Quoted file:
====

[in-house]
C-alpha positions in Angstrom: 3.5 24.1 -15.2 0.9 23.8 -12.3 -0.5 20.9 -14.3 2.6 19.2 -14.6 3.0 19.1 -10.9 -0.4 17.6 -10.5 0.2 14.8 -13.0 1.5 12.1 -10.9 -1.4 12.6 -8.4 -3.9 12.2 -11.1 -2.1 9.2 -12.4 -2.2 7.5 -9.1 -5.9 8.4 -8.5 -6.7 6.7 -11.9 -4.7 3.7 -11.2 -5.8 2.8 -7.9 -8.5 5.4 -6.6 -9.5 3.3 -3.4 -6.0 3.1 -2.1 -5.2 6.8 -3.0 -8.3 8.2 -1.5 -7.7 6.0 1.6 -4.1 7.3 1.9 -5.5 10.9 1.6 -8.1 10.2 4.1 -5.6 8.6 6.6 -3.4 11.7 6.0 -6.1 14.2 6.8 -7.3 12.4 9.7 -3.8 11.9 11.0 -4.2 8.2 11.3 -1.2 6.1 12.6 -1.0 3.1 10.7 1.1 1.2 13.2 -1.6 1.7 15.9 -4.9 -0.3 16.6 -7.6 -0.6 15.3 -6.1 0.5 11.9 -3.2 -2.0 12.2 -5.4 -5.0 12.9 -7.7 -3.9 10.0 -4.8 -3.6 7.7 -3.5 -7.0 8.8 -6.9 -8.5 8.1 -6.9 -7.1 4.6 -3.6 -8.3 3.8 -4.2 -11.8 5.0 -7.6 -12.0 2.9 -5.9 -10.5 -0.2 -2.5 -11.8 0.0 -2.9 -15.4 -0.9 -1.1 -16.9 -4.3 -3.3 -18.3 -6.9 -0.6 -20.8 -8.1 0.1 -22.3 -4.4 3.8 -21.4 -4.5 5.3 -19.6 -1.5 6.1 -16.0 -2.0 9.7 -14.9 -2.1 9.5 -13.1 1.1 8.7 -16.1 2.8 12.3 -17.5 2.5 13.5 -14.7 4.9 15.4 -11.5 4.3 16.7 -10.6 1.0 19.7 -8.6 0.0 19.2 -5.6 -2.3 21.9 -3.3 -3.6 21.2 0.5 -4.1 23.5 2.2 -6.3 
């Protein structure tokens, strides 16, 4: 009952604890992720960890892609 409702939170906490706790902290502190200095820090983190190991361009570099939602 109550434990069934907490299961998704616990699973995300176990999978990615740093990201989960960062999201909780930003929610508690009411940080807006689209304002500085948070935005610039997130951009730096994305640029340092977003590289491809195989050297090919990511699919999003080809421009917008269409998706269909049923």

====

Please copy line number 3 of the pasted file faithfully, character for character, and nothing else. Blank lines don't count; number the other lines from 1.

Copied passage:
């Protein structure tokens, strides 16, 4: 009952604890992720960890892609 409702939170906490706790902290502190200095820090983190190991361009570099939602 109550434990069934907490299961998704616990699973995300176990999978990615740093990201989960960062999201909780930003929610508690009411940080807006689209304002500085948070935005610039997130951009730096994305640029340092977003590289491809195989050297090919990511699919999003080809421009917008269409998706269909049923």